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Currently showing: Climate/natural disasters > Climate change

29 Oct 18 01:41

Integrated actions needed to build resilience against frequent and forceful natural catastrophes amidst climate change

In 2017, Swiss Re counted 183 natural catastrophes and 118 man-made disasters across the globe. That's more than 300 in total. In Asia, economic losses for last year amounted to USD 31 billion, of which 84% was uninsured. This gap is widening as we can expect natural catastrophes to impact our societies at a higher frequency and impact due to climate change. Just over the last few months, several disasters have hit Asia. Shortly after Typhoon Jebi in Japan, Typhoon Mangkhut swept across the Philippines, Hong Kong, Macau to Southern China. In September, the combined effects of the earthquake and tsunami in Sulawesi, Indonesia, led to the destruction of over 70,000 homes and loss of 2,000 lives.

A region most exposed to natural disasters, Asia's total assets lost to disasters since 1970 amounts to USD1.3 trillion to-date and the United Nations' 2017 APAC Disaster Report predicts that 40% of worldwide economic losses in 2020 to 2030 due to natural disasters will occur in the region. As Asia continues to grow and develop denser cities, our societies will become more vulnerable to extreme natural events and the impact they bring. Clearly, there is an urgent need to provide protection, helping people, business and societies to strengthen resilience against natural catastrophes and recover quickly.

Across the region, we have seen much progress as governments proactively seek collaborative initiatives to cope with the financial impact of disasters. The Philippines partners with World Bank and the insurance industry to provide emergency funding to those provinces most exposed to typhoons; China provinces enter risk transfer arrangements to protect farmers and the wider population against floods; and ASEAN is working on the implementation of a cross-country disaster risk financing scheme.

While commendable, relying solely on such initiatives and state relief is insufficient. As an industry, we can support taking on more risks, to develop products which fit better to people's modern lives, and to protect assets all around the world to enable economies to bounce back in the time of loss. Leveraging today's technology to tap on deep knowledge built on years of data is key to model and price risks accurately, enabling development of adequate coverage for future events.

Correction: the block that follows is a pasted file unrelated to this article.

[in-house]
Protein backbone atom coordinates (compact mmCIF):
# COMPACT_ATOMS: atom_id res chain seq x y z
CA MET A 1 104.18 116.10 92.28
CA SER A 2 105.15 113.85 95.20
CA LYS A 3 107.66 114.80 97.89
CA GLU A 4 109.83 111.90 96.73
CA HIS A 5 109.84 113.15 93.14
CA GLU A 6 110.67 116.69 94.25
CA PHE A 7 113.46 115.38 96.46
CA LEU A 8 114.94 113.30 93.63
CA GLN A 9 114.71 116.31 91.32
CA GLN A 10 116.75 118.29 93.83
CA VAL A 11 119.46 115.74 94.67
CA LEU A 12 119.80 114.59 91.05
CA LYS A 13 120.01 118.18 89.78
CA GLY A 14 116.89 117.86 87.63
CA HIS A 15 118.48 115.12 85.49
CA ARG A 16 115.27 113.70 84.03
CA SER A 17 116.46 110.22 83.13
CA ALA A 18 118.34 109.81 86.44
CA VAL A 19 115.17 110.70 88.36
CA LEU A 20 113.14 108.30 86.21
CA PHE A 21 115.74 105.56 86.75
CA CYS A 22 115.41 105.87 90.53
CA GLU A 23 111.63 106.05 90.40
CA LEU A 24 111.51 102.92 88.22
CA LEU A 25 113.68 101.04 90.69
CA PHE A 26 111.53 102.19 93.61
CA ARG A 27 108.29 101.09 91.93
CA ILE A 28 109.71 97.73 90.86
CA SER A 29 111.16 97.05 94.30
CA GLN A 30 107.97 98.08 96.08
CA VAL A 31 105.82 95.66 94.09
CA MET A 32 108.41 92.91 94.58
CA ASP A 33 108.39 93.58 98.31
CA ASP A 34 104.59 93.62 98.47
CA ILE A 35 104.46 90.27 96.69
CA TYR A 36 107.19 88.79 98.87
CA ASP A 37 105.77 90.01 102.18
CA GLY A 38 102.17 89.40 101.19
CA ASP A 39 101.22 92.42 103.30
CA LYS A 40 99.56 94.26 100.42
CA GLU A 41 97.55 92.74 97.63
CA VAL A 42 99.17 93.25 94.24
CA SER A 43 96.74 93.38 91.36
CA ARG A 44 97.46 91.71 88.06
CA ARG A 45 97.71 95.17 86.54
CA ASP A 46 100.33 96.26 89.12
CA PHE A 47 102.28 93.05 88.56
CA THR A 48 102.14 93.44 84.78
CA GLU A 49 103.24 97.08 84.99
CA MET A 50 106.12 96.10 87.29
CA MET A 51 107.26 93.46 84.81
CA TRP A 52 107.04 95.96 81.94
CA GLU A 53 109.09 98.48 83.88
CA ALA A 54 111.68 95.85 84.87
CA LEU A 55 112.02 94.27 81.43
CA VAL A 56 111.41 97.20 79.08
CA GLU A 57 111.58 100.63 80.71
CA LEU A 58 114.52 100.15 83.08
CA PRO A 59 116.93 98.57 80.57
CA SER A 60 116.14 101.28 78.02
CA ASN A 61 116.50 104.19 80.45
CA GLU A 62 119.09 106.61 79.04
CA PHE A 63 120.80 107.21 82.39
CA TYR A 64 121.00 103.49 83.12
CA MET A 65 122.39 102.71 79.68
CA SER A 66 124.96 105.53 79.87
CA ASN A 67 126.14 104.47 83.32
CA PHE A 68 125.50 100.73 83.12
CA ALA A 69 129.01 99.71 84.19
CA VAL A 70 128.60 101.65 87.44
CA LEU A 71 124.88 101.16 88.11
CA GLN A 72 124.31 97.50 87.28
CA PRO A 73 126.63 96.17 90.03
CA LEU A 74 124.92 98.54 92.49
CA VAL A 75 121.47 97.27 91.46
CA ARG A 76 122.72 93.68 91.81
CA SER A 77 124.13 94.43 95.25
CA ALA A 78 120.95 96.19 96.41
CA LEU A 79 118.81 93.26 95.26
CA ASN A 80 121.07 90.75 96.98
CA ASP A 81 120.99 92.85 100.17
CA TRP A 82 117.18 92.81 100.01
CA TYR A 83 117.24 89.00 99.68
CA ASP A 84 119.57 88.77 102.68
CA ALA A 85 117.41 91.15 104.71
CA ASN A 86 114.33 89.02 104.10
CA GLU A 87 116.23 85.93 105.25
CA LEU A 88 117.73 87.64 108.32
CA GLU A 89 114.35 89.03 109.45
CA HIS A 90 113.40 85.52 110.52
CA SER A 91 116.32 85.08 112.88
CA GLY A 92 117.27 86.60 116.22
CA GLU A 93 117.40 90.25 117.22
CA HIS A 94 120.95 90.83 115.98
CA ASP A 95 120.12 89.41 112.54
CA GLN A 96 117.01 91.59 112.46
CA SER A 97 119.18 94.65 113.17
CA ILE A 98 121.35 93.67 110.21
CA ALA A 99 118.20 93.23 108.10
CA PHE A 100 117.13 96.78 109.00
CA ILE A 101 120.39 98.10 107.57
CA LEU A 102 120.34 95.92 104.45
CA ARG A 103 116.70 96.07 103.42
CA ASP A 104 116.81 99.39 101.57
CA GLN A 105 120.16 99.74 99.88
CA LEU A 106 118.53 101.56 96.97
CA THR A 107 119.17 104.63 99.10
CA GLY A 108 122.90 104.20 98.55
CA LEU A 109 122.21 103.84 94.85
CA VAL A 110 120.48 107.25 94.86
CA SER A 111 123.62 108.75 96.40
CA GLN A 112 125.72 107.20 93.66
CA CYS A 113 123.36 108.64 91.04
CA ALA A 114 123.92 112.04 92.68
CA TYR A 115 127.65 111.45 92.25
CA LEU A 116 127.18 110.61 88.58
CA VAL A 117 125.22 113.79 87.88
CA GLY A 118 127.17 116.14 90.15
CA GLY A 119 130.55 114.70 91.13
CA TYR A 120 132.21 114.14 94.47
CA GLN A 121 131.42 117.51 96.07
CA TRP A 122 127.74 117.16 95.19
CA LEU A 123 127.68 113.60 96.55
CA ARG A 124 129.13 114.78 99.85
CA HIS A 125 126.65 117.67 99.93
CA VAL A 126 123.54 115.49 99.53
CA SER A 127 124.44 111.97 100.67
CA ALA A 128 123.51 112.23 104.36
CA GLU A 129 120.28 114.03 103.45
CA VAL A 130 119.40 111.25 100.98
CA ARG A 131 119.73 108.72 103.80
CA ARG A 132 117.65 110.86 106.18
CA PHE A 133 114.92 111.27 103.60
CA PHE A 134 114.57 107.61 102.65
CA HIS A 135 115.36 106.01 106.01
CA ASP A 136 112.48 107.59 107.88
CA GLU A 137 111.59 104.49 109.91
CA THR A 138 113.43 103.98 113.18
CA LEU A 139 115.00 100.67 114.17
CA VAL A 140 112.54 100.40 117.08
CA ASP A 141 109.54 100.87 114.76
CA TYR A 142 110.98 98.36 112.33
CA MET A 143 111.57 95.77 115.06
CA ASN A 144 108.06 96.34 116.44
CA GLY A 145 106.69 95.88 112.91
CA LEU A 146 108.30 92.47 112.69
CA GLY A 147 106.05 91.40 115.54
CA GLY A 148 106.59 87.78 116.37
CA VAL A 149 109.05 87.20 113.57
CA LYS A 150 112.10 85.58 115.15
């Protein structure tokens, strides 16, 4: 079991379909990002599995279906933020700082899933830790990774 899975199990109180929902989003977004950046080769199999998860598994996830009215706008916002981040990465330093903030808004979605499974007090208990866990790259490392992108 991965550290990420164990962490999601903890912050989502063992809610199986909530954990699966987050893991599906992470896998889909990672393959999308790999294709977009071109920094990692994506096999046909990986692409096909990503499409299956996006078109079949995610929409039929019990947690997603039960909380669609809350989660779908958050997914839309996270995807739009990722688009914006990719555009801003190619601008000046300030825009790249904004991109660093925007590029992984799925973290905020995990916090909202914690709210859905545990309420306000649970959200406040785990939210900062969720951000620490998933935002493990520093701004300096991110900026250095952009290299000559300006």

Parametric solutions are an excellent example that utilizes technology, data and risk knowledge to provide coverage where traditional indemnity-based insurance are found inadequate. Distributing solutions using the latest technology helps us to attract customers from a new generation with simple products which relate directly to those customers' needs. Triggering automated claims payments based on a pre-defined set of indices, parametric solutions can provide earthquake or typhoon coverage, helping people to recover quickly and get back on their feet.

Resilience is not a cost – it is an investment into our future. It needs strength in partnerships and an integrated effort among insurers, reinsurers, partners, governments and consumers to close the gap. At Swiss Re, we believe that great things happen together. Working hand-in-hand, we can stay close, stay relevant and get ahead in insuring our changing world.

Category: Climate/natural disasters: Climate change, Disaster risk, Earthquakes, Floods/storms, Resilience

Location: Asia


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